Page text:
China, U.S. Spending Habits, and Checking Accounts
August 17, 2009
China and Your Checking Account
Bank rate watchers are rightly keeping their eyes peeled for signs that China may at some point stop pumping hundreds of billions of dollars into the U.S. financial system. Currently, China holds upwards of $800 billion in U.S. Treasury debt, an influx that has helped to keep interest rates low.
Treasury Secretary Timothy Geithner recently met with Chinese Vice-Premier Wang Qishan in Washington to discuss this relationship. Mr. Qishan expressed worry about U.S. spending habits, specifically that government over-spending could lead to a decline in the value of the dollar.
What would it mean to your checking account if China did stop investing so much in U.S. debt?
Checking Accounts the Ultimate Home Grown Product
A pull back from China could mean a continued return to conservative banking by U.S. banks. Checking accounts are at the forefront of conservative banking strategies because they are usually the fundamental relationship an account holder has with the bank.
By servicing the account holder through the checking account--really taking care of the client--banks and credit unions hope to capture the hearts and minds of deposit account holders, as well as their other business, such as savings accounts, business checking accounts, and home loans.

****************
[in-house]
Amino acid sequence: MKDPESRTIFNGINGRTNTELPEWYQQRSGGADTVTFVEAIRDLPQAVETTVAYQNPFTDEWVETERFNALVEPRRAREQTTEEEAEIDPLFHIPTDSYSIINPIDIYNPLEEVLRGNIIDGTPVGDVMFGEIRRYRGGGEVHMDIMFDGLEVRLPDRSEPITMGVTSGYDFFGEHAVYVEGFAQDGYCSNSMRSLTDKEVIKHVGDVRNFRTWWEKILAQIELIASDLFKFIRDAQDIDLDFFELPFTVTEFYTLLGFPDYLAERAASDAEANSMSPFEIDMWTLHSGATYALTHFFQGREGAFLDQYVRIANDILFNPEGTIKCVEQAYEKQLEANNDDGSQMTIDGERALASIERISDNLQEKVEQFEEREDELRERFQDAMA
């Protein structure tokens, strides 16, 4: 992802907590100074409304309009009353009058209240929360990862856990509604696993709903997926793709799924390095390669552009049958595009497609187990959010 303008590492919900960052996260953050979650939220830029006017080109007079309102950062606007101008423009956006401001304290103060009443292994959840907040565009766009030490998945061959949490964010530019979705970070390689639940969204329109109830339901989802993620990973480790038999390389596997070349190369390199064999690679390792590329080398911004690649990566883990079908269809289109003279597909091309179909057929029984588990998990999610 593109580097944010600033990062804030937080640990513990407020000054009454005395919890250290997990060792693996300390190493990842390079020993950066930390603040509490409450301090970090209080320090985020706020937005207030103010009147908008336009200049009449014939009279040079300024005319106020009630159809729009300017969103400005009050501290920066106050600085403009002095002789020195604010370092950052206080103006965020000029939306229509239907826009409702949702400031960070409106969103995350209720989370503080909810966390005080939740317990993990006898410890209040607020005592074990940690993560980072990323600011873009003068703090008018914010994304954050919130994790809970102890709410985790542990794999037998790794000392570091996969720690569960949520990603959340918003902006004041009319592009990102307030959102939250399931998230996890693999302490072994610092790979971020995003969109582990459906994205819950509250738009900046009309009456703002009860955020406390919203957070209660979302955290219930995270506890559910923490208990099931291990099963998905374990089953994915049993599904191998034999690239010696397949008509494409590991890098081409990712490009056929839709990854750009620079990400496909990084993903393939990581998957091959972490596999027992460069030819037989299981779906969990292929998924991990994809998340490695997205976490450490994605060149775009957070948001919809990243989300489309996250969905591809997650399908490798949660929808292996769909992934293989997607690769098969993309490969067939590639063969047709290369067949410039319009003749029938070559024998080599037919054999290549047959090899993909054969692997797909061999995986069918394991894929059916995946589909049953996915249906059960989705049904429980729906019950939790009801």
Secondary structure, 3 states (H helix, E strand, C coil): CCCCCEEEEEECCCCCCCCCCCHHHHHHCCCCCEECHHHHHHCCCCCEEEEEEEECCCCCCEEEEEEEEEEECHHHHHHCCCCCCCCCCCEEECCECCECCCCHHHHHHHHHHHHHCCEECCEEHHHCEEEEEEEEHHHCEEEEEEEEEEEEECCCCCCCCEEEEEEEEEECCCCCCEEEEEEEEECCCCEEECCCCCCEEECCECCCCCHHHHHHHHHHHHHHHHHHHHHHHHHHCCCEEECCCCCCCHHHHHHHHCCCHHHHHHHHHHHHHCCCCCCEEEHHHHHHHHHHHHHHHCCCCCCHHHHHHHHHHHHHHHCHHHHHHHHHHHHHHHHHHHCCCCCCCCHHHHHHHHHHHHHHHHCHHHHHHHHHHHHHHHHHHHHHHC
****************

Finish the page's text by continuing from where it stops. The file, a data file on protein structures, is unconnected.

Yes, it's an old-fashioned approach, but it has been proven to work.
Worries that China may pull significant chunks of money out of the U.S. financial system are fueling banks and credit unions to work hard to gain checking account business.
Everyone's Big Concern: Inflation
It may seem to some deposit account holders who are not achieving high interest rates on CDs that China is causing a problem by investing so much in the U.S. But this perspective does not tell the whole story. In fact, looked at another way, China and U.S. deposit account holders have aligned interests.
Namely, neither party can afford to see inflation and a declining dollar happen on a large scale. Increased interest rates paid on checking accounts, saving accounts, and CDs will not be so appealing if the actual dollars being held in those accounts are declining in value in terms of purchasing power.
The Chinese, meanwhile, would be seeing the value of their investment in U.S. dollars go down as well. This reason alone makes it unlikely that China would drastically cut back on its U.S. investments. Over time it could happen, but anything sudden might spook the markets and spark inflation.
Nobody wants that.
China and Your Checking Account: A Symbiotic Relationship?
In the grand scheme of things, the extremely high levels of debt purchasing done by China have definitely helped keep interest rates low, which has frustrated many deposit account holders who are looking for high interest rate returns. However, account holders have also benefitted from China's investment strategy.
Not least among these benefits has been the fact that Chinese investment has helped prop up the U.S. financial system through a crisis that nearly become apocalyptic. Bank failures have not become an epidemic. We have the Chinese to thank for that, and ourselves, too, for returning to saving.
CUNA Lending Council: http://www.cunalendingcouncil.org/